It's not just popular chat apps and social media pages that are vulnerable to breaches. People tend to save their bank account numbers, usernames and passwords as part of their contact list or just in the common notes area. Once they use third-party apps, all these details could potentially get uploaded onto the app's cloud. What if an app you download on your smartphone wants access to your contact list, notes or any other data and you unknowingly agree to allow it?

The core progressive vision of Digital India is central to ensure that all citizens and users reap the benefits of technology and the Internet. It is a very bold step forward to connect the unconnected residing in the remotest parts of the country as well as driving the agenda of financial inclusion via digital transactions. Data privacy will play a very crucial part in building trust amongst users, while ensuring a digitised economy.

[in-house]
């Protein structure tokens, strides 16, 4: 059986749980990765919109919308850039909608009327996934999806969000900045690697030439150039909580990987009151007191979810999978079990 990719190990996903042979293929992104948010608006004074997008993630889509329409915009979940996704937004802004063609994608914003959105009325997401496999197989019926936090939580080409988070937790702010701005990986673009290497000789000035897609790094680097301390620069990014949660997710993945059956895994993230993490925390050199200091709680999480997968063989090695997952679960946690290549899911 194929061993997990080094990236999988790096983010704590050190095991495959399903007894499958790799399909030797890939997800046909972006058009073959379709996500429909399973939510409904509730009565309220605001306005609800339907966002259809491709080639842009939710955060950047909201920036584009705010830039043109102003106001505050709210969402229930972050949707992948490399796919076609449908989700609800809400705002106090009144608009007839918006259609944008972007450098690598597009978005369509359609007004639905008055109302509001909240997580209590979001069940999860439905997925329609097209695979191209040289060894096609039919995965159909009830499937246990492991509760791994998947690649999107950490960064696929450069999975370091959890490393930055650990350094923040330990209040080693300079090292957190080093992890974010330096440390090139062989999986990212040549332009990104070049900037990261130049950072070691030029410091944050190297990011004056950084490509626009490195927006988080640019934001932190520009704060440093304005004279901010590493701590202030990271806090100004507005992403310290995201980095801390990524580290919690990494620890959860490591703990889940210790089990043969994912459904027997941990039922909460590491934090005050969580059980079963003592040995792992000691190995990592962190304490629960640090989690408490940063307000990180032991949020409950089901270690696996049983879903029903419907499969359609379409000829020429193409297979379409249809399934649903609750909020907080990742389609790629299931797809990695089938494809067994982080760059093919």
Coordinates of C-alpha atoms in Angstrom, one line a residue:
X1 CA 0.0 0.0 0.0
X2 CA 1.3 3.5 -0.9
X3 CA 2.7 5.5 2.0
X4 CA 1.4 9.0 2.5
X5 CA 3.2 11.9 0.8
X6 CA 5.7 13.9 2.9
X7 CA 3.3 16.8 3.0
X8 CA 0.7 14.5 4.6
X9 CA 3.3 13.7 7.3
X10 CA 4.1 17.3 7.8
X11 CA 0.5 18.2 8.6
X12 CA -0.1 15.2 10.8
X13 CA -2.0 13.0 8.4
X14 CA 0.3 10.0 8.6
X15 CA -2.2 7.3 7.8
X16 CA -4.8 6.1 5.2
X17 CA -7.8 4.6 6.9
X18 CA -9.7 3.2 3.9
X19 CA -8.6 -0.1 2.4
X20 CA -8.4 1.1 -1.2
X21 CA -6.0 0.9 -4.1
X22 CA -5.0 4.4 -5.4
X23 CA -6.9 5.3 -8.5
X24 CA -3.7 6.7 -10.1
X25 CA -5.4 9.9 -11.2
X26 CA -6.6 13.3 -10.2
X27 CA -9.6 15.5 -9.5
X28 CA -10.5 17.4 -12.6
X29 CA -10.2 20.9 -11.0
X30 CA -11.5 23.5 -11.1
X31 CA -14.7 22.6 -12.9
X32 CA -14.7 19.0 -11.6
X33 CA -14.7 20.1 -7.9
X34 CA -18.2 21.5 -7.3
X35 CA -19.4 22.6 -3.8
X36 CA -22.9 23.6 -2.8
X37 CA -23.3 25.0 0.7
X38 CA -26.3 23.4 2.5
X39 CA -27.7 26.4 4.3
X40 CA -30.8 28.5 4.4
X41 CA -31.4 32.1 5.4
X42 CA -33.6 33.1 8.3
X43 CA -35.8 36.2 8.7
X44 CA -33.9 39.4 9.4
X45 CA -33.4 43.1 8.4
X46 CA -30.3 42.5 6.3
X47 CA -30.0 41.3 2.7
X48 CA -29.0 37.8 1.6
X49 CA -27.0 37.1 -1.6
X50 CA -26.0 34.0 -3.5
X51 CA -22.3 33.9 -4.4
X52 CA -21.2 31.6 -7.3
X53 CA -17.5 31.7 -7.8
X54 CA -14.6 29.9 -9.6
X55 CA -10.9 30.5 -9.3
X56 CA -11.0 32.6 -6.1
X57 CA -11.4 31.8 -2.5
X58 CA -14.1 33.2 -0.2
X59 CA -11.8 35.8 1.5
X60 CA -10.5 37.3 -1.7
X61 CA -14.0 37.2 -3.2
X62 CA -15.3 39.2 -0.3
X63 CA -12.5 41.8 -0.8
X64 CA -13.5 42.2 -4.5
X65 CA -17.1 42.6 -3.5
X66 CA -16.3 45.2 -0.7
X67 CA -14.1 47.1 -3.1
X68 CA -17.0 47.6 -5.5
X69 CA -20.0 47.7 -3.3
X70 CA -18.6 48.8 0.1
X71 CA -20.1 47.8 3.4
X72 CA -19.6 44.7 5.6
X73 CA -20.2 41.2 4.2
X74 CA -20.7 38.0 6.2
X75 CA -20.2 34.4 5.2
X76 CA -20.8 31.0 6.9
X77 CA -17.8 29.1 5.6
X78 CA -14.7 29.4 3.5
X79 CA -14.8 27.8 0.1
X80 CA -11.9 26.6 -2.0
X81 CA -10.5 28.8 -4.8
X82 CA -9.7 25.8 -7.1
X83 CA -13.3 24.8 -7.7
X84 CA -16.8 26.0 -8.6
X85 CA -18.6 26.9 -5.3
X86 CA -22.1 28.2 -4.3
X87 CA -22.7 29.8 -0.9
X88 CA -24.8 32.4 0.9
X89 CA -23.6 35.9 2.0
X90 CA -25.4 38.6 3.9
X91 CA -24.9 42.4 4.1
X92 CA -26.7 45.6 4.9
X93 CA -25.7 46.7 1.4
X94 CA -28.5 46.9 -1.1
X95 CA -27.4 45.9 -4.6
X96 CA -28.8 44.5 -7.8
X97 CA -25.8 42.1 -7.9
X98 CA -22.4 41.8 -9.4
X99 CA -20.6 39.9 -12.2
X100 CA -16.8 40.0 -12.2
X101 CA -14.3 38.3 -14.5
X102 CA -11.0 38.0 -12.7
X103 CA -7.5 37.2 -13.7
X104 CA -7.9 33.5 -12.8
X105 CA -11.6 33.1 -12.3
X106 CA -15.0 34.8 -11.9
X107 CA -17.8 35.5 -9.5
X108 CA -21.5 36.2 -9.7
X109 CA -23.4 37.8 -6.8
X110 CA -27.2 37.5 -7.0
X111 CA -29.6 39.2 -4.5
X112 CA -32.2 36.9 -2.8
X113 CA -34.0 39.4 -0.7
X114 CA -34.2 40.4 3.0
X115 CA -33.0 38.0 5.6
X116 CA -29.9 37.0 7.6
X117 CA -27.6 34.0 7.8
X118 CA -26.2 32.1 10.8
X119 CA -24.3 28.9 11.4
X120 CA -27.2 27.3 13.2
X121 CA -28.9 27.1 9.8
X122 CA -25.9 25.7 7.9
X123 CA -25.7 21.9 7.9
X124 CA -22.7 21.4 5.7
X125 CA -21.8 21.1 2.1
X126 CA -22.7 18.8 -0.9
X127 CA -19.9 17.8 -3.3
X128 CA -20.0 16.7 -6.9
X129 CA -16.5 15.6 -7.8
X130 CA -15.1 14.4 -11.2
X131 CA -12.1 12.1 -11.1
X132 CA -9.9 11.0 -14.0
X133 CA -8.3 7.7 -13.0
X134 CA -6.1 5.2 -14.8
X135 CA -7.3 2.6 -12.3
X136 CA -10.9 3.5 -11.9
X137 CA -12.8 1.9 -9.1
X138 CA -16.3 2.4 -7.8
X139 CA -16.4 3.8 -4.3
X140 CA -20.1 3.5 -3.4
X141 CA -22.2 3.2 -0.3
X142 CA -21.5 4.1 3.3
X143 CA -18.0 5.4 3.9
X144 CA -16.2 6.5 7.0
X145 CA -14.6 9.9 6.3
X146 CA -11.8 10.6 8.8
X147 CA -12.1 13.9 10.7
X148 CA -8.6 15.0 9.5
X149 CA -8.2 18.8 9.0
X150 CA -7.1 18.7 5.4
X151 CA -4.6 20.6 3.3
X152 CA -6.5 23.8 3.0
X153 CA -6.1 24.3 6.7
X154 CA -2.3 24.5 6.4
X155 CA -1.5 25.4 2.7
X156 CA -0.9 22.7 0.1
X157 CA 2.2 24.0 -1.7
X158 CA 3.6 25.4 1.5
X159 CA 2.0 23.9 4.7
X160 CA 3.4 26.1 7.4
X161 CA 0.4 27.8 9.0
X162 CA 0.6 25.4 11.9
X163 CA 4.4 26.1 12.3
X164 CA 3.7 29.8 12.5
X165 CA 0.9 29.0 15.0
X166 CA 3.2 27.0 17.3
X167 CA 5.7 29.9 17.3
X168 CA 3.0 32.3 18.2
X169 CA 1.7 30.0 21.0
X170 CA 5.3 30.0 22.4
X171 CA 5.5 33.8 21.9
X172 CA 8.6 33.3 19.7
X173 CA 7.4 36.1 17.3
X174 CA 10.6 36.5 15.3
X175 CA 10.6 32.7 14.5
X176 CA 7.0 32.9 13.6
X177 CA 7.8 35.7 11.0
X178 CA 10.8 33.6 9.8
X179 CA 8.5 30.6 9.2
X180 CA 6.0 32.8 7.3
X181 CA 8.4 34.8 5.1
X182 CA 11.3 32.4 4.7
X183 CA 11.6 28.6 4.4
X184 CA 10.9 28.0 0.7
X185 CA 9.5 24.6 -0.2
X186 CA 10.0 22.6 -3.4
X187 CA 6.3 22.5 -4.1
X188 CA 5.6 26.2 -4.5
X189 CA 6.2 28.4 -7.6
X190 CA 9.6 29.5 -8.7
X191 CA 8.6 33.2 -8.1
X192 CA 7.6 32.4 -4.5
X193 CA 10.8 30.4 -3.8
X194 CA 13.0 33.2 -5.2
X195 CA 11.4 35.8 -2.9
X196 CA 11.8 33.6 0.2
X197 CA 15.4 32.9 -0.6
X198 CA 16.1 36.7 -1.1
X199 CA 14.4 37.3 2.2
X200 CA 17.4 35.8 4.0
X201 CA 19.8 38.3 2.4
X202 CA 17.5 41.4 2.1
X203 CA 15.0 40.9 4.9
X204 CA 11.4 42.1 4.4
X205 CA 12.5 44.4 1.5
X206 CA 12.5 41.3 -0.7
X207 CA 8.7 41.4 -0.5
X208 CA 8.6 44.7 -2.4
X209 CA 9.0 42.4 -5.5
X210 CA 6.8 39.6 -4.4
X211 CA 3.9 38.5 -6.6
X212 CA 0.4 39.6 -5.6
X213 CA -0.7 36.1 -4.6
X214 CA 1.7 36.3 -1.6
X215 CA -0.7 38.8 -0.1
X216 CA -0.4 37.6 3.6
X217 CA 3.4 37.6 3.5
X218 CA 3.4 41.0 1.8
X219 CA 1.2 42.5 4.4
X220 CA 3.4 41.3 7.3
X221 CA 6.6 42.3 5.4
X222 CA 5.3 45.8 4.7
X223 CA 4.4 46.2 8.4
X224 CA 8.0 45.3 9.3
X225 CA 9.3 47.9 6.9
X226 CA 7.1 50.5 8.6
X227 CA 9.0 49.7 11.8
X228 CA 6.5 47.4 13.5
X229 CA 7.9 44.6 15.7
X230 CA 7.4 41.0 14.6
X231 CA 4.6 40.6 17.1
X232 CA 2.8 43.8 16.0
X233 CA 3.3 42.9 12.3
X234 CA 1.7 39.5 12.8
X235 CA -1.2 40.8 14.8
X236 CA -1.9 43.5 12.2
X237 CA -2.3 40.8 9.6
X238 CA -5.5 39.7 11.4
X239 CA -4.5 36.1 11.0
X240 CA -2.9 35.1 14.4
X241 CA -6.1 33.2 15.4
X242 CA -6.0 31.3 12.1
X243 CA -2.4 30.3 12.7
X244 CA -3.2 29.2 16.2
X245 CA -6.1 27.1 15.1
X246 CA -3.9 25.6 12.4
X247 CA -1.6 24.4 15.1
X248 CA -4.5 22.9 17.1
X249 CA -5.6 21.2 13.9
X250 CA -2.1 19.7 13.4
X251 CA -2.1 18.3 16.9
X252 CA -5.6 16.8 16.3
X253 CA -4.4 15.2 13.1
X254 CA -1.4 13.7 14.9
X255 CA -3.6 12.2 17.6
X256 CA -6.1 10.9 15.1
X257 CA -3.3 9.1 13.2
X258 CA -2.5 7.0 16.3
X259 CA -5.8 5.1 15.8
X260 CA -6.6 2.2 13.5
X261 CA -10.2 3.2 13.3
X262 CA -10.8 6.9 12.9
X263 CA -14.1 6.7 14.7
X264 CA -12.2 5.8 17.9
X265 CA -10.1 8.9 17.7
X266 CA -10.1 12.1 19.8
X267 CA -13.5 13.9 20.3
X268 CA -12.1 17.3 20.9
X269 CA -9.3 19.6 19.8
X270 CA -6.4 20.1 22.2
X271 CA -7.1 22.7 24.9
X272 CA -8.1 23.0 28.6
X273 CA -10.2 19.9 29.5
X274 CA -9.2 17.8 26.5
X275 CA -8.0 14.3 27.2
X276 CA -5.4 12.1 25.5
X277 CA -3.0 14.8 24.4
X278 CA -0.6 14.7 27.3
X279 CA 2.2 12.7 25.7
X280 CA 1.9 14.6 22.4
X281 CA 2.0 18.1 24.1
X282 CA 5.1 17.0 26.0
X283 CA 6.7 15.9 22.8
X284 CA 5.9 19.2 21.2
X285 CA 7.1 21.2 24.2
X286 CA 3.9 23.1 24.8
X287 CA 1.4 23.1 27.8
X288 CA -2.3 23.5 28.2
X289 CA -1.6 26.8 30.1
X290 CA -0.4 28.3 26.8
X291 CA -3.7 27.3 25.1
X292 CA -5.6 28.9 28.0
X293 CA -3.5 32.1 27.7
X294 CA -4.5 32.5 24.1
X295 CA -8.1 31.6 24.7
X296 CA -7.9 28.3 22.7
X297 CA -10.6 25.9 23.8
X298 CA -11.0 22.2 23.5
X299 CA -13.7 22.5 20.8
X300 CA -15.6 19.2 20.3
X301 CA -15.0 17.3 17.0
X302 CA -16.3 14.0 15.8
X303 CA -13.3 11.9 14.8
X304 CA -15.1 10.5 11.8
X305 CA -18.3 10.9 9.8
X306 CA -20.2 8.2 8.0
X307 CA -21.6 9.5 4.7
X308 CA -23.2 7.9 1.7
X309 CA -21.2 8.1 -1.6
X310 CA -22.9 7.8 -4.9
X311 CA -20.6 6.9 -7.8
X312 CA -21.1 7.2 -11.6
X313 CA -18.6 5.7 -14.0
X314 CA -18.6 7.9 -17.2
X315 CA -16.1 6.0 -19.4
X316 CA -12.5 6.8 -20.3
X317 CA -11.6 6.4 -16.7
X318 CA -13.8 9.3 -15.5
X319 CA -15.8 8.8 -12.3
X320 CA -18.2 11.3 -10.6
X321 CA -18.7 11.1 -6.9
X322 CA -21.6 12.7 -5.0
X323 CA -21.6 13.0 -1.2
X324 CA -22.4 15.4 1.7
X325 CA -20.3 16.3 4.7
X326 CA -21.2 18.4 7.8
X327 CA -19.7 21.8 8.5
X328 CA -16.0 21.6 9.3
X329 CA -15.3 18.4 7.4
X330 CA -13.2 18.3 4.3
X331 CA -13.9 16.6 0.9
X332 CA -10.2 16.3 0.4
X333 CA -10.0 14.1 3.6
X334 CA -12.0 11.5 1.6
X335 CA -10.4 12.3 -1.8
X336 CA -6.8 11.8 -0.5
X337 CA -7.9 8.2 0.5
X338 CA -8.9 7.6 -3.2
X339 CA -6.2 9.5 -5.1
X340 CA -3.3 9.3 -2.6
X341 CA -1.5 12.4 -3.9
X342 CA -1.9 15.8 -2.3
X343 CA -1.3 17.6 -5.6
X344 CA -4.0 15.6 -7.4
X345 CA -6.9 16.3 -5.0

Data Privacy, as it is today

While incidents of data hacking or leaks indicate the lack of adequate safeguards to protect sensitive information, a recent report by Vidhi Centre for Legal Policy analysed the current rules and norms in place for data protection. The results of the report said that Indian data protection laws are inadequate and only address some of the security, privacy and other issues addressed by similar laws in other countries. From biometrics-based Aadhaar data to EMR (Electronic Medical Record)-based medical data, this includes sensitive information which can not only be sold to third party vendors for advertising but can have disastrous consequences if someone breaches the data and invades the privacy of users. Privacy being fundamental to the core of a digitised society, we need to re-look at this aspect as a whole rather than in conjunction with other aspects of information technology.